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Information on Cat5e Cable and Cat6 Cable

By Edited May 13, 2016 0 0

When shopping for networking cables, plenty of consumers end up confused and intimidated by the options that are on the market. Two types of cable that you might come across frequently are Cat5e, or Category 5 Enhanced; and Cat6, or Category 6. Both cables serve similar purposes, albeit to a different degree, as Cat6 cable is somewhat more advanced. Depending on your needs and budget, you should be able to make a decision between the two with relative ease.

What is a Cat5e Cable?

Cat5e stands for Category 5 Enhanced, making it a step up from the regular Cat5 cable. This cable comes in two main varieties, which includes UTP and STP. UTP stands for Unshielded Twisted Pair, and is mostly used in low interference environments. The STP type stands for Shielded Twisted Pair, which is shielded against these possible transmission issues but is slightly more expensive. If you worry about interference, choose the STP type when buying Cat5e cables. You can also get it in solid or stranded, where solid is rigid and best for long-distance transmissions, and stranded is flexible and better for local use. Where the regular Cat5 cable can support up to 100 MHz with 100 Mbps Ethernet, Cat5e can handle ten times faster data transmission at 1000 Mbps. It is also more suitable for Gigabit Ethernet and experiences fewer issues with near end crosstalk.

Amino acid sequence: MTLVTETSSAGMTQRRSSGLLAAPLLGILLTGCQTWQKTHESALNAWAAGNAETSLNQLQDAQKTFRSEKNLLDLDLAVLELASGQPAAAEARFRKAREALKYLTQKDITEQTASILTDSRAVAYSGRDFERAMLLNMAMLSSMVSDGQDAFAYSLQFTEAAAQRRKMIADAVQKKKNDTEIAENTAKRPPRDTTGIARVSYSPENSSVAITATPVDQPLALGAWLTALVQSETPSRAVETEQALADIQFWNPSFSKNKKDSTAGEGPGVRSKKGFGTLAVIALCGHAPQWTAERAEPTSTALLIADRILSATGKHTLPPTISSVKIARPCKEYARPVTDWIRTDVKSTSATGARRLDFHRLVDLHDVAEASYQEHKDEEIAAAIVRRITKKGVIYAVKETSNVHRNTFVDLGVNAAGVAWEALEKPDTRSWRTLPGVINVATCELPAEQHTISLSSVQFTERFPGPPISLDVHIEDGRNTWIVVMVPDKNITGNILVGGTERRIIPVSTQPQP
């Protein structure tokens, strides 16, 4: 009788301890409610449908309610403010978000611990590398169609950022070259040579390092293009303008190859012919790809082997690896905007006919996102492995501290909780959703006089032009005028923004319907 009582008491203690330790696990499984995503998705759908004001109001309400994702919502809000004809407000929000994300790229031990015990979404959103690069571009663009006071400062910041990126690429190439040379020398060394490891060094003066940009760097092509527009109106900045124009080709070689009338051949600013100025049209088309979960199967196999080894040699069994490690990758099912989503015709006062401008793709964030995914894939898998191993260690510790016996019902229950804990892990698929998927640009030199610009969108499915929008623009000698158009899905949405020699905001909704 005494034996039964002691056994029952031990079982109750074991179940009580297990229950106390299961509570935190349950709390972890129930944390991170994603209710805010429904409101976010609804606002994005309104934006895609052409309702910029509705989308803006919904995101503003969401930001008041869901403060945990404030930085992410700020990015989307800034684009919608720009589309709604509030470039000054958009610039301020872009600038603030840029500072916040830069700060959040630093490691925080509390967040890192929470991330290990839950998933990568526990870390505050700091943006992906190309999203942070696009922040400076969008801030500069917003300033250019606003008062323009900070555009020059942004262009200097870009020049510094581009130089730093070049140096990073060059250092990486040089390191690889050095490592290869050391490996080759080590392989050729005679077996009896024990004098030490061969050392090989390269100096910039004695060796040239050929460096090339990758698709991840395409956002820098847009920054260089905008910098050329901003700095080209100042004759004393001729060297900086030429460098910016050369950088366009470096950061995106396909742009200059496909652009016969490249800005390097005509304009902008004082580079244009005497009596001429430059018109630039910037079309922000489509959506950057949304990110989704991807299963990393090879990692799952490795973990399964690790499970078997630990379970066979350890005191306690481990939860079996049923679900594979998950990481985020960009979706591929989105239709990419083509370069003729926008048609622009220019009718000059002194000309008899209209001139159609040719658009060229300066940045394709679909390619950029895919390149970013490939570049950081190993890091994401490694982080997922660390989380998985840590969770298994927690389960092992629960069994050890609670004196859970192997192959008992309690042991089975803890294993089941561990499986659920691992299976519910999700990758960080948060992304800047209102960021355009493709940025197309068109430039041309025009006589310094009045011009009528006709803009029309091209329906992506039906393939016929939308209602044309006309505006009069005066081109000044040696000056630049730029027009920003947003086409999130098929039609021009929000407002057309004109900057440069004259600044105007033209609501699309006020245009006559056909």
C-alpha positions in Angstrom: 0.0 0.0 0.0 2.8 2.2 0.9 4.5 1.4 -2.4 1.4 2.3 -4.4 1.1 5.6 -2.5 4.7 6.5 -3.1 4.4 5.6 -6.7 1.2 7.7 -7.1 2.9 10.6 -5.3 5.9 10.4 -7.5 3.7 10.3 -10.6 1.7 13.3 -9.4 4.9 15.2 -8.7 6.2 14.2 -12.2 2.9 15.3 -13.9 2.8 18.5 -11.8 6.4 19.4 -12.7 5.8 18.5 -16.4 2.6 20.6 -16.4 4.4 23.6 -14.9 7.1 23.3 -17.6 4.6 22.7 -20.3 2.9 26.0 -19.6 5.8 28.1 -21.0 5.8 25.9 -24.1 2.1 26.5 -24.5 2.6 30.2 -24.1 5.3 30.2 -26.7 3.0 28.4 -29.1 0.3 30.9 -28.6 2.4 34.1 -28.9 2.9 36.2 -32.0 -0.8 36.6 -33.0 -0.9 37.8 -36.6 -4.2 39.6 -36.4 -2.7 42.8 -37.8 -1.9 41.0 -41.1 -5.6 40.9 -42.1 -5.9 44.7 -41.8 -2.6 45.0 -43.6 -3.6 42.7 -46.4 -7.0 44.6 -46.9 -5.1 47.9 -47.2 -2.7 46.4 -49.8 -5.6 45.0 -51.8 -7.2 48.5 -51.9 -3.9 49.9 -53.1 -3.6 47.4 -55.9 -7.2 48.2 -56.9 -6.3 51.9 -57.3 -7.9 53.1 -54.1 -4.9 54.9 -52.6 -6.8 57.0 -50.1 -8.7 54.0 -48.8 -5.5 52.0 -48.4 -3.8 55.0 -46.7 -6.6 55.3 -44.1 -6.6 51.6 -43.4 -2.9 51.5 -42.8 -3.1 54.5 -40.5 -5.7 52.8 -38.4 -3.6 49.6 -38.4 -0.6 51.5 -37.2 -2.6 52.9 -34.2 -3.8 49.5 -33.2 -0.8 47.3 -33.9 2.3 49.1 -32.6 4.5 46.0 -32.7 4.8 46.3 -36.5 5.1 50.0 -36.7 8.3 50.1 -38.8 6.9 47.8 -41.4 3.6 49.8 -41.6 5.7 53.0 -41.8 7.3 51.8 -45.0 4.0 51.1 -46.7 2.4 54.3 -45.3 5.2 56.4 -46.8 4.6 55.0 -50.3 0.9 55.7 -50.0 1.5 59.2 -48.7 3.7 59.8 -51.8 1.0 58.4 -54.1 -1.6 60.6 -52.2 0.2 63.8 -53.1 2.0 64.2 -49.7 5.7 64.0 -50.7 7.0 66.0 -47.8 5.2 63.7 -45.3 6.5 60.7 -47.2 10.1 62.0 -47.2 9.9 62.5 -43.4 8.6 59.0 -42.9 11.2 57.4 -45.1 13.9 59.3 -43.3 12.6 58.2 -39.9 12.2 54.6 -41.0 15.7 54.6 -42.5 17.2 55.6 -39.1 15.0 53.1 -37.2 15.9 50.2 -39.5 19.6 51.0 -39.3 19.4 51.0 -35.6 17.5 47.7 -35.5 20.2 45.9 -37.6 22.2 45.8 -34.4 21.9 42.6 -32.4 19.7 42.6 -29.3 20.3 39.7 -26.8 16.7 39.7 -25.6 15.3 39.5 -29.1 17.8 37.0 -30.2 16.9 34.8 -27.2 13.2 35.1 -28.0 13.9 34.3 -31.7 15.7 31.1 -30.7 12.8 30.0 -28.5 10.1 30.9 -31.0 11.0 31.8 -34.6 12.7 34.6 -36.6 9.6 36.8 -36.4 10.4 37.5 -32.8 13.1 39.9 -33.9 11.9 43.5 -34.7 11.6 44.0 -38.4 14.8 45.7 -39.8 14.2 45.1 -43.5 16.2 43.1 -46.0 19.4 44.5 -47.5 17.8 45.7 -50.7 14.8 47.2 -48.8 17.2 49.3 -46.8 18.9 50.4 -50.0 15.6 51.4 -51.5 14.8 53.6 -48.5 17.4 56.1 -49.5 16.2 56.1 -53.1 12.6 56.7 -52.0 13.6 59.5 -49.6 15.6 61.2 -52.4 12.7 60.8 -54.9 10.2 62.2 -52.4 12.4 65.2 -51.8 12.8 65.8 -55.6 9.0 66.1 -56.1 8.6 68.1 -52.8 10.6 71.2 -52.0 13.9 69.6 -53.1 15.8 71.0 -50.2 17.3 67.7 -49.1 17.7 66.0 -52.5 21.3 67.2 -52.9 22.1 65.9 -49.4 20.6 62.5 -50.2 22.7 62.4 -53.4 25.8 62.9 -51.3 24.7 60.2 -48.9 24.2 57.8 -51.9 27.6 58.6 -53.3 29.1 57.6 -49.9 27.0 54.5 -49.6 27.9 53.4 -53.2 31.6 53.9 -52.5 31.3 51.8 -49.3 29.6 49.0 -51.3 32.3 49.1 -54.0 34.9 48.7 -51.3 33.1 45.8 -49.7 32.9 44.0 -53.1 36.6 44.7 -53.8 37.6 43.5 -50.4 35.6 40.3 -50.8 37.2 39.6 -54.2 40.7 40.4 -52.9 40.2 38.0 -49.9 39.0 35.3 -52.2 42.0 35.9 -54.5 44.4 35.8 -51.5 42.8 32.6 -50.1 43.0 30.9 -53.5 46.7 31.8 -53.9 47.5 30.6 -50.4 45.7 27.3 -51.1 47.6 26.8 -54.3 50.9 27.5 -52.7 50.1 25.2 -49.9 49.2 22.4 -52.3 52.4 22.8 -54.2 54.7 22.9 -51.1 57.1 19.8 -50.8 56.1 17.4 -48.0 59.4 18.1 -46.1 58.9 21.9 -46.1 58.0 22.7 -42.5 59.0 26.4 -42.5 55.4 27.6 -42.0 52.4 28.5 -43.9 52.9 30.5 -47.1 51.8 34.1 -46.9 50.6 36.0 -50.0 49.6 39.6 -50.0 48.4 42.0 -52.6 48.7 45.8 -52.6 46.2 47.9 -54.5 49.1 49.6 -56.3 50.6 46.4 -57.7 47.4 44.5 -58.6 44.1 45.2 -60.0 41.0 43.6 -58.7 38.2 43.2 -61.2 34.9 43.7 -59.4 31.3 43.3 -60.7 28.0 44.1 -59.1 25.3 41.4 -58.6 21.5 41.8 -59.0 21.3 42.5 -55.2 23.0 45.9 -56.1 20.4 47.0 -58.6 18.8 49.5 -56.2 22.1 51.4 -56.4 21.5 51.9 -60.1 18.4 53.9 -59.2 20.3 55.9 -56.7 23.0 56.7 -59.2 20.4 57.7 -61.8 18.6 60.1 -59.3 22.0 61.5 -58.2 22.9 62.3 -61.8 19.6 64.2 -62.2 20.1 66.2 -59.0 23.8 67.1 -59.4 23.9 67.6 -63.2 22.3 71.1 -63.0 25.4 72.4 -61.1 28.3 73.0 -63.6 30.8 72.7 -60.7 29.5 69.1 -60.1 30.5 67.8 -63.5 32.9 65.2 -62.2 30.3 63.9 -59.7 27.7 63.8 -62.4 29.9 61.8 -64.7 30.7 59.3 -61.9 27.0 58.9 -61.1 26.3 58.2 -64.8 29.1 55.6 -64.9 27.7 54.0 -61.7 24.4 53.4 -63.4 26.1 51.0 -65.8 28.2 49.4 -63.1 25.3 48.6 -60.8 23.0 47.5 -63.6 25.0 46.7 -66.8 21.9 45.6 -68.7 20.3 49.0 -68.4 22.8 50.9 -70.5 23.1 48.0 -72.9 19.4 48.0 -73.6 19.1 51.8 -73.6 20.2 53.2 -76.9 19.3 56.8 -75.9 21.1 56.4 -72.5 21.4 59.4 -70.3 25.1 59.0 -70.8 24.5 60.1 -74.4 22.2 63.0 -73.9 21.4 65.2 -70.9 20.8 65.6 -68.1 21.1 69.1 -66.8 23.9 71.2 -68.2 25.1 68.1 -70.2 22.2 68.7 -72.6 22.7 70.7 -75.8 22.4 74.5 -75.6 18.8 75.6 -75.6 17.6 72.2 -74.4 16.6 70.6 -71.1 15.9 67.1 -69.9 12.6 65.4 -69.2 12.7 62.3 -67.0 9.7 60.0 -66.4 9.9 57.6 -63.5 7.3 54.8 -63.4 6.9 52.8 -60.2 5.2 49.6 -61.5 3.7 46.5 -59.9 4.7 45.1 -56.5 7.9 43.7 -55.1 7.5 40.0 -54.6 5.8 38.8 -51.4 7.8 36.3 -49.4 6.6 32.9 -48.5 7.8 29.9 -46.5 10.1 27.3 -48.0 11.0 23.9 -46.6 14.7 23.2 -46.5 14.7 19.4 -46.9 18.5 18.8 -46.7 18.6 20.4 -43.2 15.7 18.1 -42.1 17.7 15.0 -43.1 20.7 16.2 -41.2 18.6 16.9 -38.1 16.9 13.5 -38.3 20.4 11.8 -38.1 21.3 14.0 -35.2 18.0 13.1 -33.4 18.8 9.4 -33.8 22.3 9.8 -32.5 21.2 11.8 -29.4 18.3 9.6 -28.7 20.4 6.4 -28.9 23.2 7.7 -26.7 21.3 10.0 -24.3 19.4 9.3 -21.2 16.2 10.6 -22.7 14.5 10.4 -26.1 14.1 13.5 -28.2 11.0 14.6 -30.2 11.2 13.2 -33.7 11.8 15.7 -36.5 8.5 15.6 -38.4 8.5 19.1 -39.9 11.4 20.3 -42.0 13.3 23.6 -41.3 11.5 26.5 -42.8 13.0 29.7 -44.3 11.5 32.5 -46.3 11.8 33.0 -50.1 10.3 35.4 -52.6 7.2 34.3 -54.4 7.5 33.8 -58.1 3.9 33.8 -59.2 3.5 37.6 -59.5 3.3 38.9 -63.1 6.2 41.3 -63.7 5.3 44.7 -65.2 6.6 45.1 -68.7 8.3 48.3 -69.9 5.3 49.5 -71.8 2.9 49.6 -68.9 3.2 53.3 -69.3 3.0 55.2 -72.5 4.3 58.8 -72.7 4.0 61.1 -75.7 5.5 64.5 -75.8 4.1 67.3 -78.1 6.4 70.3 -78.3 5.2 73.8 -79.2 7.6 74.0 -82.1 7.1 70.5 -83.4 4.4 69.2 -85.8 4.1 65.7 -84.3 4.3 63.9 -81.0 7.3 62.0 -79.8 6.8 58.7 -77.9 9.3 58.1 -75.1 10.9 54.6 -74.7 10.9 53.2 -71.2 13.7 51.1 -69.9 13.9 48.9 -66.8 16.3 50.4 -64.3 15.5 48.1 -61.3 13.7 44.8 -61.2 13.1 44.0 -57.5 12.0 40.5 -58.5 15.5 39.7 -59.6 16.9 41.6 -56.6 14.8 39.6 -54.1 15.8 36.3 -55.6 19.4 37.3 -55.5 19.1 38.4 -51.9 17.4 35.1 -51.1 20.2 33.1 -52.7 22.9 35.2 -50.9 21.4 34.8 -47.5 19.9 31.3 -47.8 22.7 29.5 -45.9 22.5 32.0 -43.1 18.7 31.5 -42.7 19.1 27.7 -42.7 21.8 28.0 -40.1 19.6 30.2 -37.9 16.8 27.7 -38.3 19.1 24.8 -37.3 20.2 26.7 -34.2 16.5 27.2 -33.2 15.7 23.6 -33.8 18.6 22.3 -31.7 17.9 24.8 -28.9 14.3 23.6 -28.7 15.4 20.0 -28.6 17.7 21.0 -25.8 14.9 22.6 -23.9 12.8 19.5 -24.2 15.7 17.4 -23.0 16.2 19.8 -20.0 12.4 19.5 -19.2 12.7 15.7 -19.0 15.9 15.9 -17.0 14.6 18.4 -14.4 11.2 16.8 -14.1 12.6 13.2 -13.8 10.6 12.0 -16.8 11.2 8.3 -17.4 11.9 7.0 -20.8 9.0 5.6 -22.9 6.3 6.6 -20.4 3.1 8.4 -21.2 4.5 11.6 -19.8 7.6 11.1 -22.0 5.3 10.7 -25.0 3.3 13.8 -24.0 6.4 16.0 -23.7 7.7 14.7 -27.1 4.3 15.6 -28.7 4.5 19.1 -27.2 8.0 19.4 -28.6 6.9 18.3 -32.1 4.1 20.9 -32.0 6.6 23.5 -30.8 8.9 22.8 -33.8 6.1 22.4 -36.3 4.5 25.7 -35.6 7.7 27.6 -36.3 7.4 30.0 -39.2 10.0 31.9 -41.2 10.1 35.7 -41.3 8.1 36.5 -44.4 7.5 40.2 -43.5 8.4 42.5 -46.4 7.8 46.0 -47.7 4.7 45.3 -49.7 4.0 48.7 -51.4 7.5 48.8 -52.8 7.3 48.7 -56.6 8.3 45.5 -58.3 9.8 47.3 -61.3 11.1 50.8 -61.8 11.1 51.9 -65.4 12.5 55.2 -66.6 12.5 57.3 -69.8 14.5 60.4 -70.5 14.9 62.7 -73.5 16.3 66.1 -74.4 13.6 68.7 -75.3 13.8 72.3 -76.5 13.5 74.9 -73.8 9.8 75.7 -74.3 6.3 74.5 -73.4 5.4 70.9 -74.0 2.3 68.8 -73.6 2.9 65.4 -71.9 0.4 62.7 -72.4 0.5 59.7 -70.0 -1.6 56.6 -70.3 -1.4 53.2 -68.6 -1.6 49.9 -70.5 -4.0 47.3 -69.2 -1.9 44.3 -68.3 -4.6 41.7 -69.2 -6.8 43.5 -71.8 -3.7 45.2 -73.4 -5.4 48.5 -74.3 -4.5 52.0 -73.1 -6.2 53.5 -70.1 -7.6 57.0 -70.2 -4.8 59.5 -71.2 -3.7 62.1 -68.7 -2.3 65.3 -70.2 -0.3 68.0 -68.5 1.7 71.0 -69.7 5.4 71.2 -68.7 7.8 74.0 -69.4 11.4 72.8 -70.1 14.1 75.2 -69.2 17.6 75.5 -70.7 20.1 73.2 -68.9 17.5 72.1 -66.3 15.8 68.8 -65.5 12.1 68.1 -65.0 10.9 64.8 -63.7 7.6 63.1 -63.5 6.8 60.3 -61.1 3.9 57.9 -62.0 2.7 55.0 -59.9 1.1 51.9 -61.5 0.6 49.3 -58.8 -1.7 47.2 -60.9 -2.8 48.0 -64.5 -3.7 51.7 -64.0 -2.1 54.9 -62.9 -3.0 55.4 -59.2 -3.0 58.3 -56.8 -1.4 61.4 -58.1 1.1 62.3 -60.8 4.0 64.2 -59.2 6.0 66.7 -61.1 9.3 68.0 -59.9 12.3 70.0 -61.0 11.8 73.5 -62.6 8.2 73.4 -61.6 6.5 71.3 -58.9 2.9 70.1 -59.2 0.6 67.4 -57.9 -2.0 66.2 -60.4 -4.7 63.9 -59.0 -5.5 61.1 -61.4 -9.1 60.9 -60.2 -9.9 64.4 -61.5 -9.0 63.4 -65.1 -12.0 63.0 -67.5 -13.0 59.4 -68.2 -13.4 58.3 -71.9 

What is a Cat6 Cable?

Cat6 is the next step up from Cat5e, and is the most up-to-date in performance standards of the two. Its composition is similar to that of Cat5e, with twisted copper wire, but its structure include a longitudinal separator that isolates each pair of wire. This prevents most near end crosstalk, which is a leading reason for slow data transfers. Amazingly, even though it is only one-step up from Cat5e, Cat6 cable can support twice the bandwidth capacity and runs at 250 MHz. It supports 10 Gigabit Ethernet, but it still features backwards compatibility with Cat5 and Cat5e cables that might still be a feature of older networking systems. Since most users will eventually upgrade their networks in some way, Cat6 is the safest choice and closest to any future-developing standards of performance that might change in the new future.

Some questions that you might want to ask yourself before choosing to upgrade to Cat6 include your budget for networking supplies, the status of your network as at-home or business, and whether you plan to upgrade in the future. If your budget is small, your network strictly for home purposes, and you do not plan to upgrade, then you can still get away with using Cat5e for a while. However, if you have space in your budget, use your network for professional purposes or want to upgrade your network eventually, Cat6 is the safest choice, and will meet your needs with more efficiency than Cat5e can handle.

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